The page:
Time as a Relative Construct
I get seasick.
I don’t mean a little queasy, green around the gills, take-a-Dramamine-and-stare-at-the-horizon-for-a-while seasick. I mean violent, shuddering, unrelenting vomiting, the kind that has people around me seriously considering calling for the Coast Guard, worried that I might barf up my spleen or that my heart might just say “fuck it” and burst to put the rest of me out of my misery. Judge me however you like. I don’t give a shit about society’s standards of manliness, anyway.
Worst ever was a deep sea fishing trip off Daytona about 15 years ago. It was part of a bachelor party weekend that was relatively tame on the commonly used scales of debauchery. There were no hookers or strippers; just a bunch of pasty, skinny-limbed nerds drinking a lot of beer and then deciding that, yeah, fishing was what we needed.
A five-hour cruise.
I surprised myself during the first 30 minutes. The boat was under full power heading due east away from shore. I stood aft, braced firm against a faded chrome rail, rather enjoying the cool sea spray and the morning sun on my face. I wondered if maybe the twenty-five beers the night before might have had provided some reinforcement to my obviously pathetic, underevolved inner ear. Or maybe a distraction for my cerebellum.
That foolish hope was dashed in seconds after the captain cut the engines and the boat went her own way in the four-dimensional chaos of eight-foot seas. Almost immediately I was bent over the stern, measurably lowering the pH of the Atlantic Ocean. My friends—motherfuckers—and the regular customers—toothless, shiteyed crackers—positively howled with delight. How could one person vomit this much? I weighed about 175 pounds; how was it that I’d ejected at least 30 gallons of hellstew from my guts into the sea? Ah, good fun, those landlubbing Yankees! What a girly man this one is!
The captain, surely more concerned about the slimy mess I might make on his deck or what I was doing to reverse-chum him out of business than he was about my well-being, tried all his tricks. A cool rag on my neck, sitting below deck, sitting atop the bridge, Dramamine, Sprite, voodoo incantations, a beer as hair of the dog. It was no use. Finally, he gave up and propped me over a bucket in the galley where I had the option to look out the window or not, and told me to make the best of it.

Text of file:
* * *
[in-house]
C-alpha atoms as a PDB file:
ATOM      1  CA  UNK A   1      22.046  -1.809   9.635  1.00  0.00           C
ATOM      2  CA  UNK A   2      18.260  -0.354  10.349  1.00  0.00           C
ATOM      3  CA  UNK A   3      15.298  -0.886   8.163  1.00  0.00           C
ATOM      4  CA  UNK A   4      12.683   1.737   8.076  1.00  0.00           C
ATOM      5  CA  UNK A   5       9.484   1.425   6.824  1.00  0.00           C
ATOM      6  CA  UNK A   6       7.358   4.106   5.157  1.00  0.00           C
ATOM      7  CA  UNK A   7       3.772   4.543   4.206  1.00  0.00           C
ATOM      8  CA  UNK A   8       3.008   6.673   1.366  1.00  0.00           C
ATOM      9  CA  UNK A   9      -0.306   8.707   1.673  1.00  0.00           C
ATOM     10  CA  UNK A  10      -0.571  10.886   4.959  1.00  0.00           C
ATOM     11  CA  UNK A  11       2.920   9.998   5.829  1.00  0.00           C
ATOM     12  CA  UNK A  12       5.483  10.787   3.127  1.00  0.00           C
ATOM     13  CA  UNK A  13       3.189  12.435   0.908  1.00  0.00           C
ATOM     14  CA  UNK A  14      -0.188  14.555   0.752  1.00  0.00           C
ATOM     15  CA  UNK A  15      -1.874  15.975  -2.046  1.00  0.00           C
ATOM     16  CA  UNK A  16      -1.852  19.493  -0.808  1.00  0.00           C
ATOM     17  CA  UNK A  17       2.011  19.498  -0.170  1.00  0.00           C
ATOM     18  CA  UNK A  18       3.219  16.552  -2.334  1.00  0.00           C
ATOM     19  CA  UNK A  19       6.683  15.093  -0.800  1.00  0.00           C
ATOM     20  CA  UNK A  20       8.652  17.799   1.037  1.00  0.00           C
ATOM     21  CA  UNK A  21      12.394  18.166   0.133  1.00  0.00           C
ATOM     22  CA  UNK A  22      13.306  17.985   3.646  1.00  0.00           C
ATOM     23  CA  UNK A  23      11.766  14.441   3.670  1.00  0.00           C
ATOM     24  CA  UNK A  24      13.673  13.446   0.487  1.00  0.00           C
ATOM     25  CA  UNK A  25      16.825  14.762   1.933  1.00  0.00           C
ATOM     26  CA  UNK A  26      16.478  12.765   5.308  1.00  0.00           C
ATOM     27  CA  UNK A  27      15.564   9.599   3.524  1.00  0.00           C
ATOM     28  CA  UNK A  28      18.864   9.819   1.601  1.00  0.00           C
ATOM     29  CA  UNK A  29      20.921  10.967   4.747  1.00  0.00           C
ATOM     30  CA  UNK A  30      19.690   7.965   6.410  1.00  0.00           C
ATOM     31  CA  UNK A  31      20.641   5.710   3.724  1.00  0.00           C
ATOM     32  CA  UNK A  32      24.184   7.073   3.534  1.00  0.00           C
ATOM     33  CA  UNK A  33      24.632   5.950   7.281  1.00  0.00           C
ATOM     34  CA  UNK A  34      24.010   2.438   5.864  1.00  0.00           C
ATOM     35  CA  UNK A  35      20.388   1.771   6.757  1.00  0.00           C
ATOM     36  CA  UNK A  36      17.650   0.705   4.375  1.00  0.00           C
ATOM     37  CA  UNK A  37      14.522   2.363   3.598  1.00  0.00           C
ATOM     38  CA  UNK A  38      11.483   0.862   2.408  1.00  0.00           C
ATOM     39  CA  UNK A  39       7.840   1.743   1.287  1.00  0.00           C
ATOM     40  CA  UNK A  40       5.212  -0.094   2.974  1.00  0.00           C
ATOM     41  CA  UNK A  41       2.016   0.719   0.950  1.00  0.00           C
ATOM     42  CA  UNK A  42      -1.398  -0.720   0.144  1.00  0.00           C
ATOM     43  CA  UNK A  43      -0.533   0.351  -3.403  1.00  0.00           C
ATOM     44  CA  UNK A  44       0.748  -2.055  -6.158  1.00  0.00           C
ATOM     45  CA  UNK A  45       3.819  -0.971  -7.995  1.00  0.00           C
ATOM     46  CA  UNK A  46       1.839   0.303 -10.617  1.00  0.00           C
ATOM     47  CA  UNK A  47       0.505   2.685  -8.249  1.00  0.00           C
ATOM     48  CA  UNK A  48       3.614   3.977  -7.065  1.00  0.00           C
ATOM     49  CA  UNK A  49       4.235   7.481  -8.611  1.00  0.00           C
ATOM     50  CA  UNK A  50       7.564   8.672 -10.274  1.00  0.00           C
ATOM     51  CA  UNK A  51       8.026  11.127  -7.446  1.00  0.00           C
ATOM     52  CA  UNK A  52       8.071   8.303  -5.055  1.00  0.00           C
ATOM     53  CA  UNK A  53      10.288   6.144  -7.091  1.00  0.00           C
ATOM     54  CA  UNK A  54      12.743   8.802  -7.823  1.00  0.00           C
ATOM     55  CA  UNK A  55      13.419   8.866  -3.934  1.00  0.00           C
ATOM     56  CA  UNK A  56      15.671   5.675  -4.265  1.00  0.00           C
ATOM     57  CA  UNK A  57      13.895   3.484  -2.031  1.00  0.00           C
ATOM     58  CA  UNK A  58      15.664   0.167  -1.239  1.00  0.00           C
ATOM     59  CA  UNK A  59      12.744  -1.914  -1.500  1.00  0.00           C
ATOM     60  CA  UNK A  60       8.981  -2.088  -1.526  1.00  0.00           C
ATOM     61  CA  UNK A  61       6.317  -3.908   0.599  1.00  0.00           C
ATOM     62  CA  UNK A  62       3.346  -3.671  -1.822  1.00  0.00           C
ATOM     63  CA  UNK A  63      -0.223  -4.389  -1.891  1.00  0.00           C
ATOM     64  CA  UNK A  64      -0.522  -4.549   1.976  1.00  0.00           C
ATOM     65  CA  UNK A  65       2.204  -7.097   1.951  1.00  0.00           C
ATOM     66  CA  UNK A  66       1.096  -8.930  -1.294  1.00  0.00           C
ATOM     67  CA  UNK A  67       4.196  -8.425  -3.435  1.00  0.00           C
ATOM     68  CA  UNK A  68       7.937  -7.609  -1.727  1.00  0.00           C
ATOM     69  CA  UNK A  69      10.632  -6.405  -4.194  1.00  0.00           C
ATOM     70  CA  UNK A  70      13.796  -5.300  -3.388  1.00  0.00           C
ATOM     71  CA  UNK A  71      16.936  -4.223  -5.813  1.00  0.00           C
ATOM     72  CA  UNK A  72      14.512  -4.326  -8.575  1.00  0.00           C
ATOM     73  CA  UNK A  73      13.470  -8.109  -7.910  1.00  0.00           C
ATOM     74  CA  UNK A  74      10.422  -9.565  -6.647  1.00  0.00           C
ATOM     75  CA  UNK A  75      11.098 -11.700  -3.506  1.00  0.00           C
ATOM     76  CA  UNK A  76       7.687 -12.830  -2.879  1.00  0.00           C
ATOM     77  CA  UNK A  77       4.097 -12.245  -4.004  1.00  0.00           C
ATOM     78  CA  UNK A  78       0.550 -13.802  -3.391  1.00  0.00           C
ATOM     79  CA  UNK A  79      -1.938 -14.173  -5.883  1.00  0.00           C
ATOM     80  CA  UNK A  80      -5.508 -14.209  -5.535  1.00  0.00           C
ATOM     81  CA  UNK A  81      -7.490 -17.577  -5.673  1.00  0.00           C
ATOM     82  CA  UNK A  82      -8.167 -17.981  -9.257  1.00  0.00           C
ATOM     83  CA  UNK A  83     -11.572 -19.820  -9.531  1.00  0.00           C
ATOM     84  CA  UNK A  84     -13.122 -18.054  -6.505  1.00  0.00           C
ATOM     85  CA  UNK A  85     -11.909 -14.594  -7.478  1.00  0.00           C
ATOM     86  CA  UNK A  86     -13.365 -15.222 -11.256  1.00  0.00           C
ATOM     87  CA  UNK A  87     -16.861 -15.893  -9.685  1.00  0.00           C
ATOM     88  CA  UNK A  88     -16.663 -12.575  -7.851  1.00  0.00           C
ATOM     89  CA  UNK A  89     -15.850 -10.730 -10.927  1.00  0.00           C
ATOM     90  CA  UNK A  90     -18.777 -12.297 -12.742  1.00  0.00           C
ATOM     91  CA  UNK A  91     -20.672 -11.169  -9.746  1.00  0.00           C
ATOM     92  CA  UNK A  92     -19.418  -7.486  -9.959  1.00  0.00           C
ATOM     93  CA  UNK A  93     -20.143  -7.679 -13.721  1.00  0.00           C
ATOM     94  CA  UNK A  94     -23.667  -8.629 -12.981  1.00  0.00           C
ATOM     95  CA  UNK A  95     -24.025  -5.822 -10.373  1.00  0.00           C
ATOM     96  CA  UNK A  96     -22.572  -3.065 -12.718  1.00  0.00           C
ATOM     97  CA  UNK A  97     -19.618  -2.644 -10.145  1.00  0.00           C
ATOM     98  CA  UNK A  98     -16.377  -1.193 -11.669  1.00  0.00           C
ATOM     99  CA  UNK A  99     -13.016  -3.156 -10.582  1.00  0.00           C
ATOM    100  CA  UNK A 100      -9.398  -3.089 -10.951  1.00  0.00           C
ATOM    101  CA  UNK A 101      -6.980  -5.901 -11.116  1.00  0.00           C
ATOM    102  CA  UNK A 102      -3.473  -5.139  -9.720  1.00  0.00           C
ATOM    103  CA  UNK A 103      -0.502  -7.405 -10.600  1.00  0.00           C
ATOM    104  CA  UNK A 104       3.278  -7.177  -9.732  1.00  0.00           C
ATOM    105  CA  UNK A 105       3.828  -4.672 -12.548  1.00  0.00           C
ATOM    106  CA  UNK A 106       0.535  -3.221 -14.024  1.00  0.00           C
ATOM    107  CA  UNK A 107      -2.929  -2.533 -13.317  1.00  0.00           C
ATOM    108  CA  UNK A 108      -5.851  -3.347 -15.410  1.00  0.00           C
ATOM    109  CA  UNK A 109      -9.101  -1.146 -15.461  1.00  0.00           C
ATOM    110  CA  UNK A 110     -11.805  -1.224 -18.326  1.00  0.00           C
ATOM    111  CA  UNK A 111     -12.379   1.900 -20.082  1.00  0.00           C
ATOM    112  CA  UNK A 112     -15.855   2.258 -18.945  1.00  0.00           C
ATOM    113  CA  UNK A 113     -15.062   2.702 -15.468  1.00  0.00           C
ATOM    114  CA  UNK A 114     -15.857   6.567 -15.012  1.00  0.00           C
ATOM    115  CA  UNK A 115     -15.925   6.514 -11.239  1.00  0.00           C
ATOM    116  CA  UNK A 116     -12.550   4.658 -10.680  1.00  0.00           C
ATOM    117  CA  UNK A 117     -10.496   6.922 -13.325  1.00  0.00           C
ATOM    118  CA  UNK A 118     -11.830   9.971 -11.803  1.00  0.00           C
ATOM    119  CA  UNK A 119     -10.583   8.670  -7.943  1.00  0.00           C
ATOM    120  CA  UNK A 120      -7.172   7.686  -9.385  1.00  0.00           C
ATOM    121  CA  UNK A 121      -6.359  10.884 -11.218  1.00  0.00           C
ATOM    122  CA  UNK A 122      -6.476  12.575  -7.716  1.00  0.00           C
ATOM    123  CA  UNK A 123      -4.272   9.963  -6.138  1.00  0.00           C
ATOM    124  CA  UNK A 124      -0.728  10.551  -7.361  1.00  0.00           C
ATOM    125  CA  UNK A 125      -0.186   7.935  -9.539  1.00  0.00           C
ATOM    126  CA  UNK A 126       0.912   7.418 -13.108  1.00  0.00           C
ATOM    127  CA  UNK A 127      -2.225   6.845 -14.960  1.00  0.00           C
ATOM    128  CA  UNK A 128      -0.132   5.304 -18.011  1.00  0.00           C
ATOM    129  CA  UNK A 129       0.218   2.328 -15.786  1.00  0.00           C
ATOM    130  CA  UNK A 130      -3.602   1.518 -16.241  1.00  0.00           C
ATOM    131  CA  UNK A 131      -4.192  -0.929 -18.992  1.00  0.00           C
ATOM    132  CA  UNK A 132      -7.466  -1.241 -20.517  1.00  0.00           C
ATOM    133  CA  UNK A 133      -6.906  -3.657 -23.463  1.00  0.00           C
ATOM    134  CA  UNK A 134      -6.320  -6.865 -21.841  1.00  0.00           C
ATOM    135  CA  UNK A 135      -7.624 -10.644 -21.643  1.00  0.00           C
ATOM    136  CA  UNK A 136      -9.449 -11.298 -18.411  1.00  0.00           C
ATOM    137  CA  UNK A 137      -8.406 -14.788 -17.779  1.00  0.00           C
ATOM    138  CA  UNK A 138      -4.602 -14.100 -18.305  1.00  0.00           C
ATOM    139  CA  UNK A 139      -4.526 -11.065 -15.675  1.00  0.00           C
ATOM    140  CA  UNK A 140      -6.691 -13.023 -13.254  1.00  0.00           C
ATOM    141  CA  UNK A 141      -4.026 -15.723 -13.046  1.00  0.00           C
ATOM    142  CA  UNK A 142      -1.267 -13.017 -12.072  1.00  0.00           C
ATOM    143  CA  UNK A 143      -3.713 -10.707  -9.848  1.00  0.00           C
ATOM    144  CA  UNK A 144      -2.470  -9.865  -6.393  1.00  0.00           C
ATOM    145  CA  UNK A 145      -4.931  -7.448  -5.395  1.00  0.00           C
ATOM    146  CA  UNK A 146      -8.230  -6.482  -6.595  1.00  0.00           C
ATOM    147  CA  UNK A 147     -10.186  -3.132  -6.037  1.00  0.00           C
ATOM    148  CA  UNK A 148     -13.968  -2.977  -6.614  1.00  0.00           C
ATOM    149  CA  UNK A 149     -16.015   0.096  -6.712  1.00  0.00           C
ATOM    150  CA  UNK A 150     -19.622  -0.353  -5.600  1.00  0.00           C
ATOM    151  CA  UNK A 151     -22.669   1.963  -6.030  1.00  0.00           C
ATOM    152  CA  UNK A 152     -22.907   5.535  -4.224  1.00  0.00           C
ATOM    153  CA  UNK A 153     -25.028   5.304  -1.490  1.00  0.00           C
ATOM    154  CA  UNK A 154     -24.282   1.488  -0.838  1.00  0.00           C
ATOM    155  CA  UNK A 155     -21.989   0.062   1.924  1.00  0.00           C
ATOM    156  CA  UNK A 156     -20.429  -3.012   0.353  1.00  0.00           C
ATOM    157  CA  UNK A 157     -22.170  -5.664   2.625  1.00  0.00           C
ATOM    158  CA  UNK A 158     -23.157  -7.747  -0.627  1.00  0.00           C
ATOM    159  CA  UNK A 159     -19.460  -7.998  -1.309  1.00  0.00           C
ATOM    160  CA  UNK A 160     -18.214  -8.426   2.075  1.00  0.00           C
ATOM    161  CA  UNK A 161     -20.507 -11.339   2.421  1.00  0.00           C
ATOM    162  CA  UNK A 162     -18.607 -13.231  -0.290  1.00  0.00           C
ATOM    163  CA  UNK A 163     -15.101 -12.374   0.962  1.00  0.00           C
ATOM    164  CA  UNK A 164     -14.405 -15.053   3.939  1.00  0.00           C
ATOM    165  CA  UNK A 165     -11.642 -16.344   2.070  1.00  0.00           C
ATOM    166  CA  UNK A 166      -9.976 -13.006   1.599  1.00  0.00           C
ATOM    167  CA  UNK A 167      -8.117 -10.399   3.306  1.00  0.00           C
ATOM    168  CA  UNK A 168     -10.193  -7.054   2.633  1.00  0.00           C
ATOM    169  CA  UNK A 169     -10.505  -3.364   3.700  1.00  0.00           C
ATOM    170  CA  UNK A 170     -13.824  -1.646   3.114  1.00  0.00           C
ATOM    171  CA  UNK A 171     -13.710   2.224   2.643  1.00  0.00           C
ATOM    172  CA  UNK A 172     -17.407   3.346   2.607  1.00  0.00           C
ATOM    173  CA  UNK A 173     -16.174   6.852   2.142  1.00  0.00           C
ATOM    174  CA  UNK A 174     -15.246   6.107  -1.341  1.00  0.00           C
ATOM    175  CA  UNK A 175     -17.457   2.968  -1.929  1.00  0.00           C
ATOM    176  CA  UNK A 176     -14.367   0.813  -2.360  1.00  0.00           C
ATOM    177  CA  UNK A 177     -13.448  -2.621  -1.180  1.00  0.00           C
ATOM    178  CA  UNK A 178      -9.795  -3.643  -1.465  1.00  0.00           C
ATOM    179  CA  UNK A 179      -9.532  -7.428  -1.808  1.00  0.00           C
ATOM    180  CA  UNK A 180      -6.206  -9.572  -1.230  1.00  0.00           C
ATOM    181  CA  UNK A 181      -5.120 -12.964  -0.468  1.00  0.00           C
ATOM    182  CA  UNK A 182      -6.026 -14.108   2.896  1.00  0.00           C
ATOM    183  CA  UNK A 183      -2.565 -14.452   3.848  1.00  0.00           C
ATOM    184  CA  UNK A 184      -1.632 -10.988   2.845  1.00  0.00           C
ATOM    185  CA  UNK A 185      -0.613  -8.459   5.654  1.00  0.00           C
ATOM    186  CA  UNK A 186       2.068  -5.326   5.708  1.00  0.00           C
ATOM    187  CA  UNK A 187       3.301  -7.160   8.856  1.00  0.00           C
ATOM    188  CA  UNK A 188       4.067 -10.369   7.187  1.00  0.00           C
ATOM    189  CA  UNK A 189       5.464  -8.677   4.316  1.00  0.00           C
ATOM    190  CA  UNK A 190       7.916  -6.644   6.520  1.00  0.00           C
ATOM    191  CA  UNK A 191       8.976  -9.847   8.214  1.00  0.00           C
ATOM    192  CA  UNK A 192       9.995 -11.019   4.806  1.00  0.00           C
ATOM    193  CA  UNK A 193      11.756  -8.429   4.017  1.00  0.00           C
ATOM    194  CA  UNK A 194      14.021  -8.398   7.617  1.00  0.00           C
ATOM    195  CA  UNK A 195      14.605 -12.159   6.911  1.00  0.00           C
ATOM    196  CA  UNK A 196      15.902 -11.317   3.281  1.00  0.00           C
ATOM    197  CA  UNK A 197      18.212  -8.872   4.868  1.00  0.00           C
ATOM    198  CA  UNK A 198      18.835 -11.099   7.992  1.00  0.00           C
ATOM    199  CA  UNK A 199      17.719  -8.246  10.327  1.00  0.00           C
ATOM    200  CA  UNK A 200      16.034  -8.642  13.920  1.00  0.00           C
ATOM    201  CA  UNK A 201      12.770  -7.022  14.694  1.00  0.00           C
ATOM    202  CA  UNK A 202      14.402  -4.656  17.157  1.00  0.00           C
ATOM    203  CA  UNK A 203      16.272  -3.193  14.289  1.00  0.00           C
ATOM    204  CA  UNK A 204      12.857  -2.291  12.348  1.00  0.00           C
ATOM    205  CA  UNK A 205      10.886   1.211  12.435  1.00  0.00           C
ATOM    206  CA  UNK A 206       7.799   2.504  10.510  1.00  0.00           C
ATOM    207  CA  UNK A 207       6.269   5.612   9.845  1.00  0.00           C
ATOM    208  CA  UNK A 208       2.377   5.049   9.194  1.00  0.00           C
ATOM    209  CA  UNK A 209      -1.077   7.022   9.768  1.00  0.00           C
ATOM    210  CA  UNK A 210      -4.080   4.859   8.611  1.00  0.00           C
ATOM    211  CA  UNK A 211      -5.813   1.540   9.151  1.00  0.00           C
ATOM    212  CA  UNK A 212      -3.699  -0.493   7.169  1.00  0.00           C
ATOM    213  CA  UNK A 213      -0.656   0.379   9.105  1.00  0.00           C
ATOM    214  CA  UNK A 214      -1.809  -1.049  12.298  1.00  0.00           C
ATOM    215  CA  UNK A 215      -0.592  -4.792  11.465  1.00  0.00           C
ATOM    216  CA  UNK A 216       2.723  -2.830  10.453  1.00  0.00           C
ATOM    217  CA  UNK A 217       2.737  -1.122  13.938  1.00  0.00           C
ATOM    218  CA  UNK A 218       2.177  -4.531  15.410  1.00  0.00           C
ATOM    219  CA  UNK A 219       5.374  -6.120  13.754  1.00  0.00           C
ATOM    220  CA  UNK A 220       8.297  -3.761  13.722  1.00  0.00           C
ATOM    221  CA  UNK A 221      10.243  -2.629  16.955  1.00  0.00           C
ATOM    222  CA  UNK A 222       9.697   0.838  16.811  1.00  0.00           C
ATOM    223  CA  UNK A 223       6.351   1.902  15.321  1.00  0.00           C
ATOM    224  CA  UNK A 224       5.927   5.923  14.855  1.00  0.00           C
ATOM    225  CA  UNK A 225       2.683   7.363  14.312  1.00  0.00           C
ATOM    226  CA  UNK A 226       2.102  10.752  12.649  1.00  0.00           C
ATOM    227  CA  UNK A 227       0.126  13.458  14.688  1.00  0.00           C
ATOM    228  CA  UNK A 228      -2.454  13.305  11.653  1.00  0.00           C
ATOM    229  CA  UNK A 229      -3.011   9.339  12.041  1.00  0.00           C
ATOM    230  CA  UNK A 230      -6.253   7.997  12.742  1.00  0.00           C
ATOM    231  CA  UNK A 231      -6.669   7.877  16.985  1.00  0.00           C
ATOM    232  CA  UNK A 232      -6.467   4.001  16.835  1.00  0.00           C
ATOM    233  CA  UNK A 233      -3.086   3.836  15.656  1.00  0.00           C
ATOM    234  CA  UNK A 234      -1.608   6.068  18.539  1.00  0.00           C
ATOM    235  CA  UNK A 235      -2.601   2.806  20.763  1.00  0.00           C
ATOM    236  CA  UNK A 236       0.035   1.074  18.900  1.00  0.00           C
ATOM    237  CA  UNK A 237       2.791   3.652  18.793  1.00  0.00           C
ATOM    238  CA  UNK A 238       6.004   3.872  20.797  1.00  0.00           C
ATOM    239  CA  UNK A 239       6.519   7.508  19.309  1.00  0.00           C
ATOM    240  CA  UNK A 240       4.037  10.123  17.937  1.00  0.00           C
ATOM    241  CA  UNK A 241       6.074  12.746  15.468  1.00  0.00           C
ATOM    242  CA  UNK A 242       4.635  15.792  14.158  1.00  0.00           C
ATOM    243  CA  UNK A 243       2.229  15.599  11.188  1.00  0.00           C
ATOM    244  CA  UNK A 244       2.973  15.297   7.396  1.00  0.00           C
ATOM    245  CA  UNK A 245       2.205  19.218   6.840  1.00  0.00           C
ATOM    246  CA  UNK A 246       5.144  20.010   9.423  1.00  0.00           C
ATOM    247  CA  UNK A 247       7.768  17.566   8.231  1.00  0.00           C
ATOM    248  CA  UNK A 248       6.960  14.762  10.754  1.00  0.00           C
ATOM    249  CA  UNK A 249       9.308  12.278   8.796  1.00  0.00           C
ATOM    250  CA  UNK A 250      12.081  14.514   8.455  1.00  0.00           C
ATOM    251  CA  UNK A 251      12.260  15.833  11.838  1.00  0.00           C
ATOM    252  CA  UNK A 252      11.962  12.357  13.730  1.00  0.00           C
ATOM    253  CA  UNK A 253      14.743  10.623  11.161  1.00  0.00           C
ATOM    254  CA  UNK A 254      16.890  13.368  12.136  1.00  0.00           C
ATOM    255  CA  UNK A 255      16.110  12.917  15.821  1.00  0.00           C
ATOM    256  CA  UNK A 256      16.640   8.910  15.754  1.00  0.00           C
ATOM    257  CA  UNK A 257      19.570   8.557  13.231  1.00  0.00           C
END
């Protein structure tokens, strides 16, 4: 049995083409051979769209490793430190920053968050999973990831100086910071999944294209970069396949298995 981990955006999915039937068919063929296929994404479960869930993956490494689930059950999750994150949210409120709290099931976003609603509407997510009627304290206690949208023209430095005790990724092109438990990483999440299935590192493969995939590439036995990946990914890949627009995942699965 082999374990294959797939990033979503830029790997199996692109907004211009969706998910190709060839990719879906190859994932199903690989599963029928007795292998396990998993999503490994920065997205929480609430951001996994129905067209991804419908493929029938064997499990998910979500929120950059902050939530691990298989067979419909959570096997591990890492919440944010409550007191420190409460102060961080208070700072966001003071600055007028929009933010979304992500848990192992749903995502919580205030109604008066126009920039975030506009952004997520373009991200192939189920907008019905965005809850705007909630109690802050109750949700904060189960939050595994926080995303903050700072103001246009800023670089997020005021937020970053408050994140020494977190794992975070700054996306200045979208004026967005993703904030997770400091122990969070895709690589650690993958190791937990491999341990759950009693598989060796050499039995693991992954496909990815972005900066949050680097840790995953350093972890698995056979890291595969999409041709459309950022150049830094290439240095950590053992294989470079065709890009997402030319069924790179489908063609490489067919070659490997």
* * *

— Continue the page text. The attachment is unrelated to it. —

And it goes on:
I had four hours to look forward to before we’d be back under power and heading west. I settled into a pattern and I remember it clearly. Sitting on the floor, my head between my knees and the shallow bucket just below my face, I’d retch. It was bone dry heaving by this point. All my non-essential processes had shut down, including those that pump whatever it is into an empty stomach. This would go on for a while before the muscles in my midsection finally got tired, at which point I would drift briefly into a lower state of consciousness. Higher brain function was over for the day, maybe forever. I was in a lizard state. I’d daydream, simple dreams of planar surfaces and warm sun. Snippets of songs I knew as a child would play. Visions of girls long gone. I’d snap back barely to wakefulness, ready to heave again, and glance at my watch. Surely, it had been at least 20 or 30 minutes since the last round of heaving and hallucinating. I had to be 10-20% closer to land, sweet land. Maybe another half dozen of these cycles and I’d be back where I evolved to be. Almost there.
Yet each time, my watch showed that only about 45 seconds had passed since the last time I looked.